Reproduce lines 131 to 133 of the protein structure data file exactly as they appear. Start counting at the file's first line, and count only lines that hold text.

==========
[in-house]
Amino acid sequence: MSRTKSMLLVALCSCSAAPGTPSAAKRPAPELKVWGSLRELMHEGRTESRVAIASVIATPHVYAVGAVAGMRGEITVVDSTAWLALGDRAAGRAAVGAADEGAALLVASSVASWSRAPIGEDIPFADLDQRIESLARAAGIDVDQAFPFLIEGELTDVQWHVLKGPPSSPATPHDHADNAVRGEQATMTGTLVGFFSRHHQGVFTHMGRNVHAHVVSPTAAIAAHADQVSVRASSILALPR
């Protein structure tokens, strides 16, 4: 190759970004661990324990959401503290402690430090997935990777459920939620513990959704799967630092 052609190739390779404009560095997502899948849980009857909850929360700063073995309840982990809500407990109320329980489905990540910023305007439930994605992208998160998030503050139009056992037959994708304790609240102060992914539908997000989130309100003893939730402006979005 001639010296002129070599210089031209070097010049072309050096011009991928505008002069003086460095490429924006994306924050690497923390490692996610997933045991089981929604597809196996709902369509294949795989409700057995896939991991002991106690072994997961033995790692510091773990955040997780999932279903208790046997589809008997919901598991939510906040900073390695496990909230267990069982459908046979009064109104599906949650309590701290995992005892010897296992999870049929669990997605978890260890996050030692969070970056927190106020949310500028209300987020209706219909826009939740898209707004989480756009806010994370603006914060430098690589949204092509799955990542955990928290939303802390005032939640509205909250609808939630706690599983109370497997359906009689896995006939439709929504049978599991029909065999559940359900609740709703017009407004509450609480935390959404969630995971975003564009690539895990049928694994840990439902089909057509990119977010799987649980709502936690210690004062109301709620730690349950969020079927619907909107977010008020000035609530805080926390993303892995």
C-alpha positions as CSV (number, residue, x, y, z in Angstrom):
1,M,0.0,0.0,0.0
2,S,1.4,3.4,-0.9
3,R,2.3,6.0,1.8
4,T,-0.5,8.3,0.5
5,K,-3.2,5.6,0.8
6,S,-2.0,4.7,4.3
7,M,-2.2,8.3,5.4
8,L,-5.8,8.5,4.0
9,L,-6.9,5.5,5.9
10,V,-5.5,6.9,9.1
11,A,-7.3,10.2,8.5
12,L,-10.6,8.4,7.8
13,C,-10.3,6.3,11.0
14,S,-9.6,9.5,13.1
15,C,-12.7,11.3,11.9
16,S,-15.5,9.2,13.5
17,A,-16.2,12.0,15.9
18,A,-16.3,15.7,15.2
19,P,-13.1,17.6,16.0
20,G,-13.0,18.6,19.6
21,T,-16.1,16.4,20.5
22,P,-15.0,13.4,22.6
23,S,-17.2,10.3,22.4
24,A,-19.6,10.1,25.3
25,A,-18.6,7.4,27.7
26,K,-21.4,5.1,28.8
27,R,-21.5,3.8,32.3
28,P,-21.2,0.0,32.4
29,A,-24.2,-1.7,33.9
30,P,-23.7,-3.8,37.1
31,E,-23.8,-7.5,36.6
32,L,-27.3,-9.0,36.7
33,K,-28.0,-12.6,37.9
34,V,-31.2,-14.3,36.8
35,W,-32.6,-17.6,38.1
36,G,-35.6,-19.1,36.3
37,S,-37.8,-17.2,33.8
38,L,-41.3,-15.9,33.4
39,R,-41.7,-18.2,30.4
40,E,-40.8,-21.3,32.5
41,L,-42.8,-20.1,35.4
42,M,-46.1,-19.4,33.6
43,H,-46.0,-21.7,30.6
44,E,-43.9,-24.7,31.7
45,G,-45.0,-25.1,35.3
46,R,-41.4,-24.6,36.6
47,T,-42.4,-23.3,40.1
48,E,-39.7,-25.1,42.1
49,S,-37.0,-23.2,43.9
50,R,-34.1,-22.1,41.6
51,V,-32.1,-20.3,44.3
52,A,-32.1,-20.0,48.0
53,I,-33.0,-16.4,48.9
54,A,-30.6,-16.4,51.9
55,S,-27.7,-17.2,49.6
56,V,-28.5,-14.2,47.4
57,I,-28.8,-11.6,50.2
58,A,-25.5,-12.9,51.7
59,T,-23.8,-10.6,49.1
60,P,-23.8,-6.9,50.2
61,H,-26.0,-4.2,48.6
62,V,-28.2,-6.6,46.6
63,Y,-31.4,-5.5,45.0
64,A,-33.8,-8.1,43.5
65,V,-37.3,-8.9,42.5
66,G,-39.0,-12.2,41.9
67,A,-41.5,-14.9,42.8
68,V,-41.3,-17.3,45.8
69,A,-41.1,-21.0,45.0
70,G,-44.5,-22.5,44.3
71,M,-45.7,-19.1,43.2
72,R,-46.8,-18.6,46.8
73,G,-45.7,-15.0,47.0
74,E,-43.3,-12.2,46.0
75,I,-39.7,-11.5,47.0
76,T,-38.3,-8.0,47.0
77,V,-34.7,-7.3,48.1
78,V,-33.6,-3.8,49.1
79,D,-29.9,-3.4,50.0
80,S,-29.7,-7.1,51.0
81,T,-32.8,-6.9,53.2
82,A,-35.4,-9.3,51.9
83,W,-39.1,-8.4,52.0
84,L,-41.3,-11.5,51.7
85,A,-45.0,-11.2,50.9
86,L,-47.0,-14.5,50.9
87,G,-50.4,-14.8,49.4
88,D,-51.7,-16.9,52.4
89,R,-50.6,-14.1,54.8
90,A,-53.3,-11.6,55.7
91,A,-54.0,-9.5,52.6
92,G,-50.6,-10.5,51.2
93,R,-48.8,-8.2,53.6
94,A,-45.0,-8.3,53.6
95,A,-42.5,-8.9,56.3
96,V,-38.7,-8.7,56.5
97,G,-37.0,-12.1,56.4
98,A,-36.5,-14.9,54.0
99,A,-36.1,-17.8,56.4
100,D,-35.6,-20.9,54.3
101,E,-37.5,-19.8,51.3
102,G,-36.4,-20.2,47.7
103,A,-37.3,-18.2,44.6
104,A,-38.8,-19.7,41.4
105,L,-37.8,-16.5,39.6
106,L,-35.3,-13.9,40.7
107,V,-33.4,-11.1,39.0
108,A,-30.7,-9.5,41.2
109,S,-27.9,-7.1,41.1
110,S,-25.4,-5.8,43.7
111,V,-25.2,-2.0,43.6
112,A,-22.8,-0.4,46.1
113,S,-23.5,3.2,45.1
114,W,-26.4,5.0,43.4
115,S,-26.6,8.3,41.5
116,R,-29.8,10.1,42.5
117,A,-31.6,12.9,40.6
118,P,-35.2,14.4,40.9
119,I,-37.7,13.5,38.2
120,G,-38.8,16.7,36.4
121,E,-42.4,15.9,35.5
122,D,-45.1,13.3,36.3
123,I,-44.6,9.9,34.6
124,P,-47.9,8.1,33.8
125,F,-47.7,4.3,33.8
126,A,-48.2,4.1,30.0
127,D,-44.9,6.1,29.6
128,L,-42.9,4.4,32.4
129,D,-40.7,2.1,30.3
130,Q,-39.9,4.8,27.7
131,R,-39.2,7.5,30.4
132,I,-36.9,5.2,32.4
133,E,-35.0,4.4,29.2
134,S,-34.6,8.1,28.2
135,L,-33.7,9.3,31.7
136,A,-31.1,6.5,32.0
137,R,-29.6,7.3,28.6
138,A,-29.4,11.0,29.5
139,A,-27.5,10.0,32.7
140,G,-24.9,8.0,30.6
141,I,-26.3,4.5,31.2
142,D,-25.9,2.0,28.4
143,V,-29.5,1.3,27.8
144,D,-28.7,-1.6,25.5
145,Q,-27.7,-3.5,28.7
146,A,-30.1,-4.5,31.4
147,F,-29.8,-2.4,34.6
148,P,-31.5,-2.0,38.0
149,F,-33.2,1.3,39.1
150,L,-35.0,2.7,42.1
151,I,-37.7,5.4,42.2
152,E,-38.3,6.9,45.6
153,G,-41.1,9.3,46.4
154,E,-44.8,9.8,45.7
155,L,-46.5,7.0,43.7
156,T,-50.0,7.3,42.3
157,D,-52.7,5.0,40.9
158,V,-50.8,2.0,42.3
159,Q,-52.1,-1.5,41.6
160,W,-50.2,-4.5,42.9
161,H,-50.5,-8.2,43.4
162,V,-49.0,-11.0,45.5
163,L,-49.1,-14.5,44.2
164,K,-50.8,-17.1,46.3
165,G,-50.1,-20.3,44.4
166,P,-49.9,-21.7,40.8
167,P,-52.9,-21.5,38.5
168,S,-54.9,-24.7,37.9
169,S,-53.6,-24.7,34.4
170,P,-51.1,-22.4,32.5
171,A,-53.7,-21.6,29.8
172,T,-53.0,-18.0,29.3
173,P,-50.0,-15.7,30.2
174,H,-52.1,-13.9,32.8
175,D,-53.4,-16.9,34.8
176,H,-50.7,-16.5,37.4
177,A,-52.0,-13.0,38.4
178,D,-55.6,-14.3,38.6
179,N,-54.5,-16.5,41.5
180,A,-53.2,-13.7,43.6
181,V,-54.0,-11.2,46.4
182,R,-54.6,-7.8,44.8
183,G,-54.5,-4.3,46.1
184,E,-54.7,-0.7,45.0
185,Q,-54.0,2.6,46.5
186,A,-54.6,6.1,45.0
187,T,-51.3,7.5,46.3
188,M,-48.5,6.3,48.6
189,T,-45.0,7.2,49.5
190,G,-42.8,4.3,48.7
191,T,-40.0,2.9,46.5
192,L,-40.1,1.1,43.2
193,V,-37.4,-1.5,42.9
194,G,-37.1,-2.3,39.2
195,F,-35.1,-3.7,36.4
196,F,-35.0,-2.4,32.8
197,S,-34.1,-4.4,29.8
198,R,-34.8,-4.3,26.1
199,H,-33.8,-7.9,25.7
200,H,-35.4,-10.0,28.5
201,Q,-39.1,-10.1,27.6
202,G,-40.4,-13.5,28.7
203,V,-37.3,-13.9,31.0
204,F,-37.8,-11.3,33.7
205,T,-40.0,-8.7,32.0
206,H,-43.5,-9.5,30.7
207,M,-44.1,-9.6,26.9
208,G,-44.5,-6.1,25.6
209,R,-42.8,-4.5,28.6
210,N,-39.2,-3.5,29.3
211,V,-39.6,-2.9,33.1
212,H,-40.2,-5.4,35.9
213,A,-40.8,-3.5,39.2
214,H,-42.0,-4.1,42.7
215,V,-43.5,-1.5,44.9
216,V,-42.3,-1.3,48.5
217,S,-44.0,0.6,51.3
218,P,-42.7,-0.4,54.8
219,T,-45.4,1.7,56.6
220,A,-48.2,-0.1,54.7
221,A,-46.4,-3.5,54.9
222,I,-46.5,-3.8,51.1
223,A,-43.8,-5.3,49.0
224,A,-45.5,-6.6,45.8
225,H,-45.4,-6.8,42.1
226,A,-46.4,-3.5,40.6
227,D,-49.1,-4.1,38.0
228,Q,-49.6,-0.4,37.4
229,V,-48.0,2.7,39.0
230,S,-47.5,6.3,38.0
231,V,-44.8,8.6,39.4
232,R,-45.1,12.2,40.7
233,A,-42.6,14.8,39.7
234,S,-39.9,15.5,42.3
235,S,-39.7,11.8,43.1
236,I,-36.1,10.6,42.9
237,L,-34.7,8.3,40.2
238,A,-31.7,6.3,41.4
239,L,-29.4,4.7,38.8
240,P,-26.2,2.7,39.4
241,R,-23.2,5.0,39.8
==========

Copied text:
127,D,-44.9,6.1,29.6
128,L,-42.9,4.4,32.4
129,D,-40.7,2.1,30.3